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Tuesday, December 4, 2012

Rose VanDusenberg, parts 934 - 937

934. That night he looked at every image in the art history book, giving special attention to the color plates. He looked at the artists Rose had mentioned with admiration, all of these were toward the end of the book in a chapter on post-impressionism. The artists she had criticized were in the earlier chapters. He could see clearly that the post-impressionist painters drew things out of proportion and used color in an arbitrary way just like he did.



935. But those post-impressionists managed to distort their figures, and employ odd colors in a way that was very different than the way he did. It was as if they could have done it all realistically, but chose not to because they had some different obscure purpose.


 936. He finished looking at the art history book, set it aside and had a look at his pictures with a fresh eye. What he saw seemed utterly stupid to him. By comparing his own work to the pictures in an art history book, he was doing the worst thing a new artist can possible do, especially in this day and age.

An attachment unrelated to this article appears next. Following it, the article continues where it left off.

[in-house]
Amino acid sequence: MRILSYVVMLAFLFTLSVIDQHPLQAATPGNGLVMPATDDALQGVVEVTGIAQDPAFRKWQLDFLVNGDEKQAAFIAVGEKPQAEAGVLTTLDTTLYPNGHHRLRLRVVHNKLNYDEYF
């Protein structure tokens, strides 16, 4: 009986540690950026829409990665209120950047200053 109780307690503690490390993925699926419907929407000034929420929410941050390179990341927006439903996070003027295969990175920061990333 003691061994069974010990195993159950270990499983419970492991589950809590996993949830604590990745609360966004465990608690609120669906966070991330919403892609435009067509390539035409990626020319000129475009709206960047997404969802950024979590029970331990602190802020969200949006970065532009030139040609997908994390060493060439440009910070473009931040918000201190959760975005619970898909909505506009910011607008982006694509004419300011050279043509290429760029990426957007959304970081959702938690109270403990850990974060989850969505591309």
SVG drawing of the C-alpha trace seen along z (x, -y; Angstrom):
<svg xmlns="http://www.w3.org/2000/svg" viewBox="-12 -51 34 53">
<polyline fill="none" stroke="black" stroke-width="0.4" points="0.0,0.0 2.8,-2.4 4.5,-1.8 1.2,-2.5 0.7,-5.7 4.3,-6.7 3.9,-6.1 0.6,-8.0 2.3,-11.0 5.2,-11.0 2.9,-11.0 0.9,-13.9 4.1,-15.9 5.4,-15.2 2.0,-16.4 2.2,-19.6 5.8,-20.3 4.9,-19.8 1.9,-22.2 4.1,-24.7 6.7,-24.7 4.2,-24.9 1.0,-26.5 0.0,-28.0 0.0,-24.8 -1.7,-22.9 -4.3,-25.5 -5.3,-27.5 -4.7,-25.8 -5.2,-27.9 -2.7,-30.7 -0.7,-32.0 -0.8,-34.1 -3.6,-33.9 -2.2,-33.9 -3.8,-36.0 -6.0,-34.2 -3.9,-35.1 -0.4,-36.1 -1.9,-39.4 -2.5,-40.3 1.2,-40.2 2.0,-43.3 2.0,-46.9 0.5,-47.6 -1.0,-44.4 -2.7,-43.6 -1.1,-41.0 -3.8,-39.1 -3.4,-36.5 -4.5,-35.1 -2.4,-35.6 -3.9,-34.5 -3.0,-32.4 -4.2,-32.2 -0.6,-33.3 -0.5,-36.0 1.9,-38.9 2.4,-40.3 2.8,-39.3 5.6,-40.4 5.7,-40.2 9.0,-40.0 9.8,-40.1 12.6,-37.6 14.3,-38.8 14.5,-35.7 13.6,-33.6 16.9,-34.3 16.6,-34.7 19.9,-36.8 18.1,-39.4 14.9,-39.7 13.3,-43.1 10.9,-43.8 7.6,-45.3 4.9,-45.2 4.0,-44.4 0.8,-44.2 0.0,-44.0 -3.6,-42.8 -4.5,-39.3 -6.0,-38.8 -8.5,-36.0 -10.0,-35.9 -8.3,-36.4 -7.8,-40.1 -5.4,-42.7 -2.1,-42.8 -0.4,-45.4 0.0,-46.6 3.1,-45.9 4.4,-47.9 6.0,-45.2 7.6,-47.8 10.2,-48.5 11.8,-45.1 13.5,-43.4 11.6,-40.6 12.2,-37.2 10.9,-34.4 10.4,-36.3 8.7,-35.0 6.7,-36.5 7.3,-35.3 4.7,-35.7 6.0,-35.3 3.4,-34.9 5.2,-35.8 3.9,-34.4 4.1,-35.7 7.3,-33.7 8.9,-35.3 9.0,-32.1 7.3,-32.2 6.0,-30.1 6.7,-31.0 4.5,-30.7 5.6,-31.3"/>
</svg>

937. A person might gain something by looking at Rembrandt's paintings if one could go over to Rembrandt's house and have a long talk with him about how he did what he did. But not only has Rembrandt been dead a long time, dead also are his patrons, the institutions and political systems of his day, as well as all the assorted trivial facts, procedures, opinions and ideas of that time. 

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